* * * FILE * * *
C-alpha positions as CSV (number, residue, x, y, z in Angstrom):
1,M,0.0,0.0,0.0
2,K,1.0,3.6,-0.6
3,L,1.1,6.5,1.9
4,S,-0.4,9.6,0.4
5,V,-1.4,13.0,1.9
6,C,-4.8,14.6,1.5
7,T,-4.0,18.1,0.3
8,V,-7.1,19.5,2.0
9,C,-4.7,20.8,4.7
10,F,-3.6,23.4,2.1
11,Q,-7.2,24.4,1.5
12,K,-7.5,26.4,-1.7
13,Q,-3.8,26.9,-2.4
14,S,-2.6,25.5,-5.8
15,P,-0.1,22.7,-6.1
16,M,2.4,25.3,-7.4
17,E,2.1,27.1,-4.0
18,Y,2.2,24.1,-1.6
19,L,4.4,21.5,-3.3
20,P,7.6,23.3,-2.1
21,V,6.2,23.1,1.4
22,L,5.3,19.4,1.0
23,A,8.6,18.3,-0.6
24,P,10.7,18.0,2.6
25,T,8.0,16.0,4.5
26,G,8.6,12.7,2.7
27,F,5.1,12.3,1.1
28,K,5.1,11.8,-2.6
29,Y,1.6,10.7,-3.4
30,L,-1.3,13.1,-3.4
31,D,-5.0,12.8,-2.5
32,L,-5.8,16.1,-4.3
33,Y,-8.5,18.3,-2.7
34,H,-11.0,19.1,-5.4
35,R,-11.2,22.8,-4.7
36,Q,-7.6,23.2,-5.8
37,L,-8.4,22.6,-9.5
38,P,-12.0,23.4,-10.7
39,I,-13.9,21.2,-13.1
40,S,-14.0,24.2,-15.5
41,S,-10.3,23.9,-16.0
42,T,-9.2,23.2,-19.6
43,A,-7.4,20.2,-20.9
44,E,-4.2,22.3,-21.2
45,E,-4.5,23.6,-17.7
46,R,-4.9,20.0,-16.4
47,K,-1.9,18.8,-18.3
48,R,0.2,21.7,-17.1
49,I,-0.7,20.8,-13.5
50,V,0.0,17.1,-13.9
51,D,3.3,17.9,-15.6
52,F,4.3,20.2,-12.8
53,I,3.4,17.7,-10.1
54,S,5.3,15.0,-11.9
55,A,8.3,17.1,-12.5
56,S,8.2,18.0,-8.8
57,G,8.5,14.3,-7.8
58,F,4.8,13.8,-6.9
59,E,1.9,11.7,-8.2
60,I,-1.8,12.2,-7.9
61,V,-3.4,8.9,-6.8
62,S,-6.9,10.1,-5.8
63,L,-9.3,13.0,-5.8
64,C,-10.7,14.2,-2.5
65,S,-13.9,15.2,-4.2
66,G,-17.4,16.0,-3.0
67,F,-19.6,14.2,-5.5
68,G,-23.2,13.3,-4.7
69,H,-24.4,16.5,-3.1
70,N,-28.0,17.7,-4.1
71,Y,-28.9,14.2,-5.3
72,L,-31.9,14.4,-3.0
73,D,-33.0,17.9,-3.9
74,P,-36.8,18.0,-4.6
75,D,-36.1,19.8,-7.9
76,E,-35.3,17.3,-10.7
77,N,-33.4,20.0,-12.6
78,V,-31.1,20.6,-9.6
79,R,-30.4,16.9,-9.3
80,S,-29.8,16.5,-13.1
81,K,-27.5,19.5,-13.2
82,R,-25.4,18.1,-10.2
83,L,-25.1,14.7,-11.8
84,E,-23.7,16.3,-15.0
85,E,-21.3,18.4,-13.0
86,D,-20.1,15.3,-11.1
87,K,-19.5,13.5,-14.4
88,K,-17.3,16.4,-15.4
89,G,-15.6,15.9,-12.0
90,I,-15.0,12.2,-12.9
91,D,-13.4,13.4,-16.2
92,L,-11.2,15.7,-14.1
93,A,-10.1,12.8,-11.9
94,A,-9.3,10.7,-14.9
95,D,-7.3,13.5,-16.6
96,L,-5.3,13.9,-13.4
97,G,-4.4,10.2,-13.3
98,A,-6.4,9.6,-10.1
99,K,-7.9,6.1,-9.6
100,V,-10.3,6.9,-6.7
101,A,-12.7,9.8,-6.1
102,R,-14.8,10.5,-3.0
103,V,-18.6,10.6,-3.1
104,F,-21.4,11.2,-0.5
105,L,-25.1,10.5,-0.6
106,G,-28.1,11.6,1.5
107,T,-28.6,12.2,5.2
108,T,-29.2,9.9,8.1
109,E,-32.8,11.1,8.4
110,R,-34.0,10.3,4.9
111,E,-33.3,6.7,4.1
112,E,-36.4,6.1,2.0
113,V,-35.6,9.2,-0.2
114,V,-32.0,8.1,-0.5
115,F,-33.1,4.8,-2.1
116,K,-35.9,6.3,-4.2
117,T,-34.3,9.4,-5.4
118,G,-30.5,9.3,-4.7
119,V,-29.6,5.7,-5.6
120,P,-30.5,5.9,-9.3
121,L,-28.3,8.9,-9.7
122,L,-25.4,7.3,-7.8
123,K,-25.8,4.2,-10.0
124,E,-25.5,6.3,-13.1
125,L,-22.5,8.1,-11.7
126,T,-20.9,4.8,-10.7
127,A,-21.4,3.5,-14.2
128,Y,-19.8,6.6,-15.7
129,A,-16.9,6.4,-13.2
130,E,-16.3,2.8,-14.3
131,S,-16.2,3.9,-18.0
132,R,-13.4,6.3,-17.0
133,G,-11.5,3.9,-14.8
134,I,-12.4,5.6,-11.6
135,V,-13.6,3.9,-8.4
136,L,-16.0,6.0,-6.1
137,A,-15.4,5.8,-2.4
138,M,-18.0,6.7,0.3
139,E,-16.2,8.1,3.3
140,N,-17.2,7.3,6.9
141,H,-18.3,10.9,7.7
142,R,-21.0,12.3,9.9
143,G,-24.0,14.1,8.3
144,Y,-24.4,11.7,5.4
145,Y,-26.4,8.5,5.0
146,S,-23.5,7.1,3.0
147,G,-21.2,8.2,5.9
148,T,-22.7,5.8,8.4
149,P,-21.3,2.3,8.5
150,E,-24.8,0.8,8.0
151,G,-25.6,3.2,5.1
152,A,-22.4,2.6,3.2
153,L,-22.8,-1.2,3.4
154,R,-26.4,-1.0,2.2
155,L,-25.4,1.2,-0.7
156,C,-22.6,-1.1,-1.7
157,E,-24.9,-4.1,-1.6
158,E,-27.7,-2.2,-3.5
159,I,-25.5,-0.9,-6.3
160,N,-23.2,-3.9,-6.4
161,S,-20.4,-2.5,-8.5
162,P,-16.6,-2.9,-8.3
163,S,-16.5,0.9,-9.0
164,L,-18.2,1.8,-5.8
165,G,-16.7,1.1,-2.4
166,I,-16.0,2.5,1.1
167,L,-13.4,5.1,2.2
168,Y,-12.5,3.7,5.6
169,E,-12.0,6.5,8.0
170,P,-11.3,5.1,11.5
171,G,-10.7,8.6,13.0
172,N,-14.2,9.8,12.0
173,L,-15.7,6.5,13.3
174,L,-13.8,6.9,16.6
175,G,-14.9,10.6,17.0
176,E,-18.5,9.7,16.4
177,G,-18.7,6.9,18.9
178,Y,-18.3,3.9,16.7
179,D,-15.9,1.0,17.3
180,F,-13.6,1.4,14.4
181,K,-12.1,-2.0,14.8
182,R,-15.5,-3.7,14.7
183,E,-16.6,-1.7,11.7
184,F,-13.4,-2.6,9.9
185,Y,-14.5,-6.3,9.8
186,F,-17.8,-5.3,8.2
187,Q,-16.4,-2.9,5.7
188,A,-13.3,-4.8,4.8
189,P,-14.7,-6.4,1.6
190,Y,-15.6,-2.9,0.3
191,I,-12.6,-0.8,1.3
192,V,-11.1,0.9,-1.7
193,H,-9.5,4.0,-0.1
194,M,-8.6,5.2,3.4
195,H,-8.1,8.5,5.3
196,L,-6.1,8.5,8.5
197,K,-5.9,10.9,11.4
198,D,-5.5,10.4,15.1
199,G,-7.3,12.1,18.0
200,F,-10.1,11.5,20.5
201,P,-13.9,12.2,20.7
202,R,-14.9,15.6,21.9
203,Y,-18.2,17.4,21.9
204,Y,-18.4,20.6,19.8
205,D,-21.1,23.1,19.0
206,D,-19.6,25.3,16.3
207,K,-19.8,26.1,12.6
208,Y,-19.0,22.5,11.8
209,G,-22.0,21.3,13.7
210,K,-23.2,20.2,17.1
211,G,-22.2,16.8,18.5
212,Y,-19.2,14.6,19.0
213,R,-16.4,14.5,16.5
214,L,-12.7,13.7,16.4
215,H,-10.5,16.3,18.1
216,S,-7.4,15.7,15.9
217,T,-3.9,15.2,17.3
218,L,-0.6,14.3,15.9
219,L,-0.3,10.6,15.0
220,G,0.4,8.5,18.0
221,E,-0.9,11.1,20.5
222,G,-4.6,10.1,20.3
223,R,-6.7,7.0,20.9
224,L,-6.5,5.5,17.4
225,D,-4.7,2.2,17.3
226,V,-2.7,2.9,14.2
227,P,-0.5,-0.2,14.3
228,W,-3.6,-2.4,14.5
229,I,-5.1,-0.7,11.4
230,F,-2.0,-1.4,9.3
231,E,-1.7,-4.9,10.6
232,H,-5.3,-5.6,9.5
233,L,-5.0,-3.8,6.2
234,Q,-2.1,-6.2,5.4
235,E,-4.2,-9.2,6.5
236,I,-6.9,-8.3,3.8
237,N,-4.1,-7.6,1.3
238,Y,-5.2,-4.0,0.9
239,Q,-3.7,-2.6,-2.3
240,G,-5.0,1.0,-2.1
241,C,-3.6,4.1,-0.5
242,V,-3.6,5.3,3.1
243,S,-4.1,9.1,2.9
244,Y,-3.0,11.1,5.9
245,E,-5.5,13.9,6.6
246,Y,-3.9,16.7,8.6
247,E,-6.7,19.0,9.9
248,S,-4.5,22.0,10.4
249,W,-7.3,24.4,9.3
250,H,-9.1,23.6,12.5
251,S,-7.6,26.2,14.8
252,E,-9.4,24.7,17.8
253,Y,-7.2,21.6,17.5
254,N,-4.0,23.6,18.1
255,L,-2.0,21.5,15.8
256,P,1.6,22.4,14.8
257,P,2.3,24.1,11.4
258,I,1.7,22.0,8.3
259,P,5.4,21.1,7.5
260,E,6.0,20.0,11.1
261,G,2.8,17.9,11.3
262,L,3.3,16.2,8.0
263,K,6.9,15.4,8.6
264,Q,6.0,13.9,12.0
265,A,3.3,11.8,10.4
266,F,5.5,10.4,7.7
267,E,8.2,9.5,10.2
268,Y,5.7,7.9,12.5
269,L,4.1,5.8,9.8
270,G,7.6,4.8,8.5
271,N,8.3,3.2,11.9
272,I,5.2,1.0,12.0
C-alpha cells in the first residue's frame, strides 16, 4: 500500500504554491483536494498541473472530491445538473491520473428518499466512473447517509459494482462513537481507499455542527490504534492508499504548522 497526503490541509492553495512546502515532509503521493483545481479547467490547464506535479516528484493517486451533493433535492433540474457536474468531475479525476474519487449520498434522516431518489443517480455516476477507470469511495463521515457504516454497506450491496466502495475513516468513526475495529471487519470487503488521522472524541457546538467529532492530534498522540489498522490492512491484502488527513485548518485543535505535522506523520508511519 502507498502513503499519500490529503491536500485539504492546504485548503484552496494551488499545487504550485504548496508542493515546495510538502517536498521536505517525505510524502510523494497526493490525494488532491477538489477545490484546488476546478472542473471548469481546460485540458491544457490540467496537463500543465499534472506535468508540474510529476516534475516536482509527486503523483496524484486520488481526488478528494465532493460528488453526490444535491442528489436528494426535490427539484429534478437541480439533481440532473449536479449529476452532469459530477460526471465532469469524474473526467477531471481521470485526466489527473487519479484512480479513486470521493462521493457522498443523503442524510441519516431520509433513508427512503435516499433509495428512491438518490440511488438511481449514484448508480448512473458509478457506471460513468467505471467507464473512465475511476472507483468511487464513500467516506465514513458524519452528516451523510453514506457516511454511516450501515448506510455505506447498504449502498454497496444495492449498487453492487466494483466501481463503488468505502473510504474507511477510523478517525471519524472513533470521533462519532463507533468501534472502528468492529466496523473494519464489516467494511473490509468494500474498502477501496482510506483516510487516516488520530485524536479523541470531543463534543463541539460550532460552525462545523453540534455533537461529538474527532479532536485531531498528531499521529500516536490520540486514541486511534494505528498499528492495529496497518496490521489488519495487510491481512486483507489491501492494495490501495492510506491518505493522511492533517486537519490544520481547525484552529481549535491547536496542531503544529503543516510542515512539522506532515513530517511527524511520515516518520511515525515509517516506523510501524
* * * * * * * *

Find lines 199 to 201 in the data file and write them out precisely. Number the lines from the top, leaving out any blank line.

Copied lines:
198,D,-5.5,10.4,15.1
199,G,-7.3,12.1,18.0
200,F,-10.1,11.5,20.5